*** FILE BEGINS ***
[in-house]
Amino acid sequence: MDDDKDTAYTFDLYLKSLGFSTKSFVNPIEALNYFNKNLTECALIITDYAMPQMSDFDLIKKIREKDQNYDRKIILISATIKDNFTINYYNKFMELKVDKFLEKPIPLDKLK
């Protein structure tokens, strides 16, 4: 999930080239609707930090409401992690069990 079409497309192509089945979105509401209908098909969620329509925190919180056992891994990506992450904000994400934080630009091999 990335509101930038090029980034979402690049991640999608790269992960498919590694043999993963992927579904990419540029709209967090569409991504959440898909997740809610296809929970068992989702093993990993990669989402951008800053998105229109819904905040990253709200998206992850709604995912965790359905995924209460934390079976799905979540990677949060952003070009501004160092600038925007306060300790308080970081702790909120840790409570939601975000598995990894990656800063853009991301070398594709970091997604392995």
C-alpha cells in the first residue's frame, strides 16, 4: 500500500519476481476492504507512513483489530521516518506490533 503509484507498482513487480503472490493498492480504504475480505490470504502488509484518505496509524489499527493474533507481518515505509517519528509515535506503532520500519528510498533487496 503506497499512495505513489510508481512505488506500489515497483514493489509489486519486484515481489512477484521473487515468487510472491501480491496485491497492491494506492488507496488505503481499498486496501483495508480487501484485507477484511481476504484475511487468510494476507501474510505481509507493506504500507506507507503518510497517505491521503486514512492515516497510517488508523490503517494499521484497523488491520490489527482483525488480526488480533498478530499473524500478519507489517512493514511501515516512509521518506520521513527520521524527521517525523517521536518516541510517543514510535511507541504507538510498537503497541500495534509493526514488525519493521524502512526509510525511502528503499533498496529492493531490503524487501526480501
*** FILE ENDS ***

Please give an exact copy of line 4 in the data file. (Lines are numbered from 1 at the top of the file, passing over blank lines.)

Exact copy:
C-alpha cells in the first residue's frame, strides 16, 4: 500500500519476481476492504507512513483489530521516518506490533 503509484507498482513487480503472490493498492480504504475480505490470504502488509484518505496509524489499527493474533507481518515505509517519528509515535506503532520500519528510498533487496 503506497499512495505513489510508481512505488506500489515497483514493489509489486519486484515481489512477484521473487515468487510472491501480491496485491497492491494506492488507496488505503481499498486496501483495508480487501484485507477484511481476504484475511487468510494476507501474510505481509507493506504500507506507507503518510497517505491521503486514512492515516497510517488508523490503517494499521484497523488491520490489527482483525488480526488480533498478530499473524500478519507489517512493514511501515516512509521518506520521513527520521524527521517525523517521536518516541510517543514510535511507541504507538510498537503497541500495534509493526514488525519493521524502512526509510525511502528503499533498496529492493531490503524487501526480501